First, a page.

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New custom build reboots constantly, except in BIOS?


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#1 kristineadi

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Posted 15 March 2014 - 04:10 AM

So, I bought all I needed to build myself a new desktop, and due to some issues, thought the mobo was DOA, turns out it wasn't so all the parts sat around my house for a while. Anyways, finally got the mobo back from gigabyte, put all the parts together, and booted her up to install Windows 7 Ultimate. Got through install, up until it needs to reboot to finish installation. When it came back on, it acted like I hadn't just spent 20 minutes watching the percentage climb up to 100% finished. So, I spent about 2 hours trying to figure out why in the WORLD it would do such a thing. Trying to get it to realize that I already did most of the install. Finally got it to let me make a username and password... and BOOM, it reboots mid-typing my brand new password. Cue me getting really angry, seeing as I thought I figured it out. Thus went my sanity.

 

So then, I finally get my username and password made and actually get to my desktop, when, boom, guess what? Another reboot.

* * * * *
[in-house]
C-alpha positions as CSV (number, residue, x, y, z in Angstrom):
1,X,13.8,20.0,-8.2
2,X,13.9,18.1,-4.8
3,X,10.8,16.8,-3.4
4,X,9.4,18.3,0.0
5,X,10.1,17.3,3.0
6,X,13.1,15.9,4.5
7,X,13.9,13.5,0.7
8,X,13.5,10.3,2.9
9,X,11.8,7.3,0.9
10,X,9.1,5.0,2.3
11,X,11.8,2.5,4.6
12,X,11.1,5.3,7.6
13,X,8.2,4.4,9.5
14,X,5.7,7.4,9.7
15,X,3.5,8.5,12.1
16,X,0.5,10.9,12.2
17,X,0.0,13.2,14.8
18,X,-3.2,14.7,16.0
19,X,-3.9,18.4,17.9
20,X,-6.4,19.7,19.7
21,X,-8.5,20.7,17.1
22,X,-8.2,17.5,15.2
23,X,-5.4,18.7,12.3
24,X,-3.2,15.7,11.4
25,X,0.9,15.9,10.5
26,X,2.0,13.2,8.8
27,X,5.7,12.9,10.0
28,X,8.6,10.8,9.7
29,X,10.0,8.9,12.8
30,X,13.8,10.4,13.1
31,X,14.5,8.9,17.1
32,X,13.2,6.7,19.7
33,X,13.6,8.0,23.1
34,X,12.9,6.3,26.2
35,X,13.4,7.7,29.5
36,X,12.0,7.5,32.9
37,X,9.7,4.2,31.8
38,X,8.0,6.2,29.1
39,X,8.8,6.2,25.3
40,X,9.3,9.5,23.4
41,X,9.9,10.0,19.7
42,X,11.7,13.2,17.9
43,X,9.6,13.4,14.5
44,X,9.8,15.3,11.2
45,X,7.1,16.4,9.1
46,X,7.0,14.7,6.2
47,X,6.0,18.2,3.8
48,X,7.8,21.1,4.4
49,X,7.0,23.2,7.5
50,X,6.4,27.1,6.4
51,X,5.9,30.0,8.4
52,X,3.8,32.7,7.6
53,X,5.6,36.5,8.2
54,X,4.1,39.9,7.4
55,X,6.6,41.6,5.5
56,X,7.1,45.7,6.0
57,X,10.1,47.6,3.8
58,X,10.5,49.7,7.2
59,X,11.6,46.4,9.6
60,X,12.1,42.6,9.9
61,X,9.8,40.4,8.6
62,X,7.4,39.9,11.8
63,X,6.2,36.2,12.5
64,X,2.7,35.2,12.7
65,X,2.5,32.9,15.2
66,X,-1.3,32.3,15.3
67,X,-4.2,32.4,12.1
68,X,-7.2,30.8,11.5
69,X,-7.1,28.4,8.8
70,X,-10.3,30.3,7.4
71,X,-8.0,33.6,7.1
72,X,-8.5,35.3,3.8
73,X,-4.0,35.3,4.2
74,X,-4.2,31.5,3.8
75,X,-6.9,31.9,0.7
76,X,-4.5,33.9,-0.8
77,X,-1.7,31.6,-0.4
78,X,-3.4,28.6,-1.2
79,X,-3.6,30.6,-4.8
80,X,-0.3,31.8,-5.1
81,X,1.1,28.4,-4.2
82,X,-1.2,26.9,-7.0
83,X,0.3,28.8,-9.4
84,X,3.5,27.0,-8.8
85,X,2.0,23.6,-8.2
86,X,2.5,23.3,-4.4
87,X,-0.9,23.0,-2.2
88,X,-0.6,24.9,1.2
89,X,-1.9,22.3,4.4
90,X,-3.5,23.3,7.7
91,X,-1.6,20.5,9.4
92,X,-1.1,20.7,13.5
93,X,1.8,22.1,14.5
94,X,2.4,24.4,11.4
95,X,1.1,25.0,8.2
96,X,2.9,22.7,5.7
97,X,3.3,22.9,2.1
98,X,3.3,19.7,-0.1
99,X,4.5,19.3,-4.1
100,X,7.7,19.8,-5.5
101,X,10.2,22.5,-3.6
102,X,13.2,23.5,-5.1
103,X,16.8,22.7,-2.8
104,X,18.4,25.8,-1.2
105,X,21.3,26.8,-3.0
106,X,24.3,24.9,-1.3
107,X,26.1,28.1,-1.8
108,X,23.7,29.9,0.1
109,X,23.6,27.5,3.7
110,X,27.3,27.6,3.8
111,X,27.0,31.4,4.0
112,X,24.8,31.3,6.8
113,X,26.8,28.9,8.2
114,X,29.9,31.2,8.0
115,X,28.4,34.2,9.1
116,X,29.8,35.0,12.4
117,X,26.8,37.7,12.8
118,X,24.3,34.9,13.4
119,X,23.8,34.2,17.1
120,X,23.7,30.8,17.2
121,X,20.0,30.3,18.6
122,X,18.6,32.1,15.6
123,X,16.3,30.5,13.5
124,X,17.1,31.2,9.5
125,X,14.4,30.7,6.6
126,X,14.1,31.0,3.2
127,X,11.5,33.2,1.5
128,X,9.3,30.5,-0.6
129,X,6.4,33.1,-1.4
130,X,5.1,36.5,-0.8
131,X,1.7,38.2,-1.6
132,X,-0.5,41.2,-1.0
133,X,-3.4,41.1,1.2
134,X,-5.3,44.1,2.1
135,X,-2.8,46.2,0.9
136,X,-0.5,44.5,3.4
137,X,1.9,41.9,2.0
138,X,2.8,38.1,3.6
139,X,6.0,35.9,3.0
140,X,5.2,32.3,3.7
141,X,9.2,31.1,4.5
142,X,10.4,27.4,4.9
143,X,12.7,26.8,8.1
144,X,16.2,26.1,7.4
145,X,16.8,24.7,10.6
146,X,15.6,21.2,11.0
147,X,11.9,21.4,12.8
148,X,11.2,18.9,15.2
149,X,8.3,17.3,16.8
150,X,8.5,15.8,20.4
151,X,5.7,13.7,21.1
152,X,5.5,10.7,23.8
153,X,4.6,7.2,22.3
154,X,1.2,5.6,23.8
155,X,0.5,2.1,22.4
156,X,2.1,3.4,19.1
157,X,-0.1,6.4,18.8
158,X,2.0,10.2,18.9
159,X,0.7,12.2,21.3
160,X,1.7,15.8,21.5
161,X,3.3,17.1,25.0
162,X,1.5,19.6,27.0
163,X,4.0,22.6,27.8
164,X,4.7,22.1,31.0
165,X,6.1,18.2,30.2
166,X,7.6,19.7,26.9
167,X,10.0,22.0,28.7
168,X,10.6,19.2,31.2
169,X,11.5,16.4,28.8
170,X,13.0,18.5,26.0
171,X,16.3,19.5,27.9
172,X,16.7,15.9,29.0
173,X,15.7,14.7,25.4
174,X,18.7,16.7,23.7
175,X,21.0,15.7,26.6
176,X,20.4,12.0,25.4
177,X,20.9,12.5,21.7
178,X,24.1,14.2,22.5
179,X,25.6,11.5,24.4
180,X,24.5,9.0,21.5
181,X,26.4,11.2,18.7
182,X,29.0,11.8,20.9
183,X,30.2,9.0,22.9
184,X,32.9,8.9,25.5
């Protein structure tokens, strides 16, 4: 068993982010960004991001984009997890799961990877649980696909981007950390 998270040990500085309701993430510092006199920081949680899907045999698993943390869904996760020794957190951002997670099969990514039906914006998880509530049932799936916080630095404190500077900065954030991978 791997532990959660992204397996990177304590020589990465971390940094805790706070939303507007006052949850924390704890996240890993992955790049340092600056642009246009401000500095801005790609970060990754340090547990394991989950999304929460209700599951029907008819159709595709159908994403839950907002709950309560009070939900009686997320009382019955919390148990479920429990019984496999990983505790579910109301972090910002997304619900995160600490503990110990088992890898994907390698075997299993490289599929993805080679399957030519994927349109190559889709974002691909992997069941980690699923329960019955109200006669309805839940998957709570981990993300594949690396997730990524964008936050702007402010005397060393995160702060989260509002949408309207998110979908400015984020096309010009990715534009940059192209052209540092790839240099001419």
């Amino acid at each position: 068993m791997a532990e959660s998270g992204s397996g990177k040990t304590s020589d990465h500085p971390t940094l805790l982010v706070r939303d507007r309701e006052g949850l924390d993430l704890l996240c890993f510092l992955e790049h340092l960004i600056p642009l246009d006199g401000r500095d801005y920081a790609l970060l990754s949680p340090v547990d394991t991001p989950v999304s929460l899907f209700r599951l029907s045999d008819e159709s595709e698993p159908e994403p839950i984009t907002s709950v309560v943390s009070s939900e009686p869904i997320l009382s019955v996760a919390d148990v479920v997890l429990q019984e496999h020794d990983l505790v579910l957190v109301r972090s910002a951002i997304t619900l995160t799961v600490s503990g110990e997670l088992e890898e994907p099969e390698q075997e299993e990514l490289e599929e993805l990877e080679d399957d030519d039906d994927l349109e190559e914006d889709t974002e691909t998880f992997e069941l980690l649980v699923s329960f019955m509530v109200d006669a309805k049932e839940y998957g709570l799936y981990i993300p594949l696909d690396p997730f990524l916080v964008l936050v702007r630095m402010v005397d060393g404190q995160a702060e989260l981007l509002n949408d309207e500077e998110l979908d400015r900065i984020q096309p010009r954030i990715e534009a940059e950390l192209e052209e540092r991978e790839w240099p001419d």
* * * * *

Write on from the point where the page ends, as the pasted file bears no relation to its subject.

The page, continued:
FInd out my roommate dropped the wrong hard drive into my hands when I was putting it all together, and the one I was using was corrupt. Okay, cool. Put in the right one... Now I can't even get it to completely install Windows 7 before it reboots again. 

 

Weird thing, though, is that it can sit in the BIOS screen for hours, but can't get through a measly installation.

 

I've tried reapplying thermal paste, and I haven't seen the CPU get over 35 degrees Celsius, which I am told is a proper temperature for a CPU to get to. My next step is to check out the memory and see if it somehow got defunked while I was waiting to put this thing back together.

 

I just don't know what to do. I have friends that have gone through some really good IT programs that can't tell me what wrong with this freaking thing. I'm about to cry in sheer anger at the thing. Can someone offer me some kind of advice?